Friday, November 18, 2011

Mathfields flourishing

[Notes on a public lecture delivered in March 1999  by Robert McPherson, of and at the Institute for Advanced Study, Princeton.]

The government is now demanding prediction and accountability from the things it funds. Reasonable enough.  A prime example of expert prescription/prediction and government funding was the Bahcall report on what's hot and what's not in astronomy.  The government followed his recommendations and heavily funded; results were in fact achieved.  But math has a bad track record of prediction.
            The worst was the COSRIMS report of 1969, which predicted a terrible shortage of math Ph.D.'s – so bad in fact, that they recommended a new degree, "Doctor of Arts" (basically an ABD).  But by 1971, math Ph.D.'s were driving cabs.
[A personal note:  
In 1971, I began in the math Ph.D. program at Berkeley.  But I was penniless, and there was no fellowship to be had.  So I switched to linguistics, where a fellowship in Arabic was available.
In retrospect, this was probably a good thing.  For I don't really much enjoy driving ...]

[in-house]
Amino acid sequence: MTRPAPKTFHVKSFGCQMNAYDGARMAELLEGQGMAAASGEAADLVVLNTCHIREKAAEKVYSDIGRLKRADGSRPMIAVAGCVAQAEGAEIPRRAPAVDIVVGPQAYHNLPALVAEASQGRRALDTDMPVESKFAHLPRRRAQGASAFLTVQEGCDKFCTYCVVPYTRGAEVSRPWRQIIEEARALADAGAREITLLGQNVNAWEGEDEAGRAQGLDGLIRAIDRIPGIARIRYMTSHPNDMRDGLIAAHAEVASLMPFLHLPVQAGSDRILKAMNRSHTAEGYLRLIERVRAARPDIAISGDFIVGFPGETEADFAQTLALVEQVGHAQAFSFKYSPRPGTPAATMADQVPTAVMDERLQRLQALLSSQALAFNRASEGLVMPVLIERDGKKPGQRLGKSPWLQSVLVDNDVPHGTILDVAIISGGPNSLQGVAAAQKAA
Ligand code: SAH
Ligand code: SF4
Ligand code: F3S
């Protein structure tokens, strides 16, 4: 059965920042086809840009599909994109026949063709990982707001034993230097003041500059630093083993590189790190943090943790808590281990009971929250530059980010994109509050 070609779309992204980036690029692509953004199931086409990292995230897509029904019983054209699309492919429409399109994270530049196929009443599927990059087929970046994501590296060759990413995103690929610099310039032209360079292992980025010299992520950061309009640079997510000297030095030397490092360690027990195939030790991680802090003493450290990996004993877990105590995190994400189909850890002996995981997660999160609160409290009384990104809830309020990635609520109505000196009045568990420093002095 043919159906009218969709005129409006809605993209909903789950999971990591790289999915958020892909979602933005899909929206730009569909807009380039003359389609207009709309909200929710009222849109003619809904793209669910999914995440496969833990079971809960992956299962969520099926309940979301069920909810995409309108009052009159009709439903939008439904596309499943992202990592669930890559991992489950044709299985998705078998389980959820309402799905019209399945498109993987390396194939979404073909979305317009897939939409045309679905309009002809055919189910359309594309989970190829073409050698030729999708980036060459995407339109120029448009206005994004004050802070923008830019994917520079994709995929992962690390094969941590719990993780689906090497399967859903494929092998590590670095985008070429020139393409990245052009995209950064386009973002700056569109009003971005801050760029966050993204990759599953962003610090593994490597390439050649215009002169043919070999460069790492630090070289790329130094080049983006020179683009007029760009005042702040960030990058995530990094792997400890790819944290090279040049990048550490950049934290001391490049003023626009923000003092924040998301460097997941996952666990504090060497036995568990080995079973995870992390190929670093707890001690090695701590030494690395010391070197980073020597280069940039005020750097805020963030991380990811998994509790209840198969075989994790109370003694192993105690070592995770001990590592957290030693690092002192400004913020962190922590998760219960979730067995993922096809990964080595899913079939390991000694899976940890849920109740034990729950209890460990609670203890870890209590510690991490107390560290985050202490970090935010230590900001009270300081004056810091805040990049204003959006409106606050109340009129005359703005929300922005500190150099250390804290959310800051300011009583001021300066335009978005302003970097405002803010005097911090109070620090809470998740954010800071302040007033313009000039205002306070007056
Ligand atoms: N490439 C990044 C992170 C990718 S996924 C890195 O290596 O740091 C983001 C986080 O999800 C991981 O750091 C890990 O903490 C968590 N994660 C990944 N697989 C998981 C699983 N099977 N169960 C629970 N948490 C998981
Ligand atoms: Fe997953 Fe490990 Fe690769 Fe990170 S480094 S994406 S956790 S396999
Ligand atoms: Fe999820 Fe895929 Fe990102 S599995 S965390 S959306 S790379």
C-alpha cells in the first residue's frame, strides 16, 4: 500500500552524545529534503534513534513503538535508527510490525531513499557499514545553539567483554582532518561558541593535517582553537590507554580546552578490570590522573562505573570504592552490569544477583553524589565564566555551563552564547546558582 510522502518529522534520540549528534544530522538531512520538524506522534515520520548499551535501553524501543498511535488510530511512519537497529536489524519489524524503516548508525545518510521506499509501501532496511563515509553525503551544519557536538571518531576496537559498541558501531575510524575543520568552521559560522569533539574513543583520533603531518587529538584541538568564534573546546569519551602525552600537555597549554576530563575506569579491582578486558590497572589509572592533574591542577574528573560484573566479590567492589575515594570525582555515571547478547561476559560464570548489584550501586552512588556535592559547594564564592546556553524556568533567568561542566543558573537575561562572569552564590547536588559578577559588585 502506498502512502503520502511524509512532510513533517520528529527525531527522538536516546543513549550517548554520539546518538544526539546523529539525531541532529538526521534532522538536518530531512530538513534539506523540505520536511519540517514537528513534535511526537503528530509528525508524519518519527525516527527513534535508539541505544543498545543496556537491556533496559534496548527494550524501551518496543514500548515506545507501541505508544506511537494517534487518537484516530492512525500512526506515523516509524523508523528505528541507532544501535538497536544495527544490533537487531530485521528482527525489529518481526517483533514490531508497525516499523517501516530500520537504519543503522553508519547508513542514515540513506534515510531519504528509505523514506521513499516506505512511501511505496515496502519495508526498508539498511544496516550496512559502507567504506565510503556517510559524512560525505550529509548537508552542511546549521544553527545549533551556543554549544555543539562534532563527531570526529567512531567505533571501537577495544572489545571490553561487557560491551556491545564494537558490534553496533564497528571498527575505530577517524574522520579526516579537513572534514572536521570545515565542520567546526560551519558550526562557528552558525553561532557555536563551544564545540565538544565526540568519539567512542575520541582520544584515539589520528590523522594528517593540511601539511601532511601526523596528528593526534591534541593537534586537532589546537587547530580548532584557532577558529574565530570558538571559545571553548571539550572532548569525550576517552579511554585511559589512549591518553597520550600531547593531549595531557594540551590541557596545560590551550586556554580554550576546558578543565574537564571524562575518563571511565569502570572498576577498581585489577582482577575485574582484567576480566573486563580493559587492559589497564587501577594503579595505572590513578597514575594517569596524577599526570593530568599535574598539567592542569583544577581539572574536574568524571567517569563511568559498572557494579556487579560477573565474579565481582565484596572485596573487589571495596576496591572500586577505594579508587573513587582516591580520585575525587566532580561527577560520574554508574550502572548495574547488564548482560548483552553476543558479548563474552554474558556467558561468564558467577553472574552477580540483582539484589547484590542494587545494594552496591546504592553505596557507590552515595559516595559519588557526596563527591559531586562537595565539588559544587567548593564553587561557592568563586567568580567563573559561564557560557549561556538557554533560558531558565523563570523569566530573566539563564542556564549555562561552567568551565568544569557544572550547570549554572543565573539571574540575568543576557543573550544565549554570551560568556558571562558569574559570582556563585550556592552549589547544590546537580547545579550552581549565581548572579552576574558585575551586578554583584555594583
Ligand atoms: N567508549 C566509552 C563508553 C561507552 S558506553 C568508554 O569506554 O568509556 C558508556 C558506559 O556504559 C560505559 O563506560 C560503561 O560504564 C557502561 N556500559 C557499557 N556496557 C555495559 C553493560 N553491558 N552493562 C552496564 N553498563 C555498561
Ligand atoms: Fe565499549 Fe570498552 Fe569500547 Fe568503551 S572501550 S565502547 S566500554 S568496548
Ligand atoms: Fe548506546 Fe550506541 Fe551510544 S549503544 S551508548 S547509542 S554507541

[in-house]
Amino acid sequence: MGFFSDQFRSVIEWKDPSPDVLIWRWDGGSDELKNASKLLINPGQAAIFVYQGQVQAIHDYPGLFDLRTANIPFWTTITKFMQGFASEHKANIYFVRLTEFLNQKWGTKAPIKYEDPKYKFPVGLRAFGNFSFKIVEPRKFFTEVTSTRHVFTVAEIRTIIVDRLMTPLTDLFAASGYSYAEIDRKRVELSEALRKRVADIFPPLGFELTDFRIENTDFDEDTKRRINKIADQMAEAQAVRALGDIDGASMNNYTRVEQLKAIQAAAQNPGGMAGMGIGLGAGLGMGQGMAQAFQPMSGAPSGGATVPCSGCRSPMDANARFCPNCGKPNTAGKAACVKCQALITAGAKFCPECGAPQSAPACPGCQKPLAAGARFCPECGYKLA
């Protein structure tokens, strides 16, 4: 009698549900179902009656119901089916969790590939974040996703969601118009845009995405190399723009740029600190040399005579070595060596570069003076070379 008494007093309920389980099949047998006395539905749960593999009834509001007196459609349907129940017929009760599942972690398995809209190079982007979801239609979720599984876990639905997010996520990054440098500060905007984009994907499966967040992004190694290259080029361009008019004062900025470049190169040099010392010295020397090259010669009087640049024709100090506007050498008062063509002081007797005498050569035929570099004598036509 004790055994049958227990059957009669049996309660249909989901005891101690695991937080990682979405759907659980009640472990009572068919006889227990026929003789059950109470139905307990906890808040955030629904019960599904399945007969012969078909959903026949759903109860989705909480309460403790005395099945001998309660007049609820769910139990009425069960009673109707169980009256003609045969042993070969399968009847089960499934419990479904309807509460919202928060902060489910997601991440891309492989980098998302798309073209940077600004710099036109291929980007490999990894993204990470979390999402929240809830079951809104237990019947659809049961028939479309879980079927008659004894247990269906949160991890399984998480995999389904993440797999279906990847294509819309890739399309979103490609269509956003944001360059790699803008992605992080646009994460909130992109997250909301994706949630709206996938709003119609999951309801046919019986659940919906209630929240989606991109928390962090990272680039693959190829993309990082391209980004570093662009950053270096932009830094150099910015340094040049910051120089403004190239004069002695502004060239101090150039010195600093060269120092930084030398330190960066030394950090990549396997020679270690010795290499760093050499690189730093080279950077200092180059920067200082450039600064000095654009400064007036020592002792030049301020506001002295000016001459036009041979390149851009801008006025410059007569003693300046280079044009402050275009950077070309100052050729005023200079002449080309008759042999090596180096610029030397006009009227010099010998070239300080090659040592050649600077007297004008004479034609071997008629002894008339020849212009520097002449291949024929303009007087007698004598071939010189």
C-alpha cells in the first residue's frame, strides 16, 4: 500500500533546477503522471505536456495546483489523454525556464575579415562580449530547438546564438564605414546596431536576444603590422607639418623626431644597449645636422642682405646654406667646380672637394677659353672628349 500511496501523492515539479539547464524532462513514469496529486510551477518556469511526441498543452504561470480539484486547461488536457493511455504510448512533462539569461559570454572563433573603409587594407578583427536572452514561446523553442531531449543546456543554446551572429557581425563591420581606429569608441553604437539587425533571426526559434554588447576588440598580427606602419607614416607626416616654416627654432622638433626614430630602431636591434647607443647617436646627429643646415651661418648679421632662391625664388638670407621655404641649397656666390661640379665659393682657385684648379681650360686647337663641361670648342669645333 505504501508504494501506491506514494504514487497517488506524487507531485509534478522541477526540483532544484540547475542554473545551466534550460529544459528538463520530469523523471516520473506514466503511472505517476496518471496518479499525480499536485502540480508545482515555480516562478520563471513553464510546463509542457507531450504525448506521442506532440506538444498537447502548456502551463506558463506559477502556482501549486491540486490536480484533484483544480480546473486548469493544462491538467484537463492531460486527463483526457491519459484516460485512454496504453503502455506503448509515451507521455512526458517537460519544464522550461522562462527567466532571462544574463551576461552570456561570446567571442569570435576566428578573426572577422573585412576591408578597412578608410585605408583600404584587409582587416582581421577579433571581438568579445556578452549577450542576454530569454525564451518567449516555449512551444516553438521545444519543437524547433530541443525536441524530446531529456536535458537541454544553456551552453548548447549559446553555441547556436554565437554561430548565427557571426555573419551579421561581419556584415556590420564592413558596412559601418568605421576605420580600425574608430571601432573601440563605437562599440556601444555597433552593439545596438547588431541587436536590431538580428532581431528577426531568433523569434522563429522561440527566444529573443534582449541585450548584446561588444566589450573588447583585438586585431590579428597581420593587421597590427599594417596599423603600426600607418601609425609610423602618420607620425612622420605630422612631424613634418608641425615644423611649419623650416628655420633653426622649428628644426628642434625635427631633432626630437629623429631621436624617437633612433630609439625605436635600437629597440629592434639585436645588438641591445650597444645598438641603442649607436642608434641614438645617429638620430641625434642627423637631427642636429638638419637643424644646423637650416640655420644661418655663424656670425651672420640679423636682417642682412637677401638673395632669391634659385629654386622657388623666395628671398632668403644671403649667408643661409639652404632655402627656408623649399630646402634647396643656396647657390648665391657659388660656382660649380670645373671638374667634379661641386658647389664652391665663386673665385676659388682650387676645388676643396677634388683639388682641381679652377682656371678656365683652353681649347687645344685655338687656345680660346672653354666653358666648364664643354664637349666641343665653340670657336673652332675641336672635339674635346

Examples of fields once out of favor, which found renewed life:
* Invariant theory
            The detailed calculations of Cayley were surpassed/subsumed by Hilbert (cf. "Hilbert's theorem" page in Lang's Algebra); Weyl suggested that this was all that need be said.
* Knot theory
            When Atiyah dominated topology, he dissed it
* Pathological spaces
            Milnor disliked these infinite-dimensional monstrosities, but one was used in Mike Freedman's proof of the 4-dim Poincaré conjecture
* Enumerative geometry
* Fermat's theorem

Hardy predicted that Number Theory would long have no applications.  Yet now it is so crucial for codes, there is a rumor that the DoD/NSA has made a breakthrough in factoring – the only case in which the cutting edge is not in the literature.  For one thing, they suddenly stopped funding factoring research.

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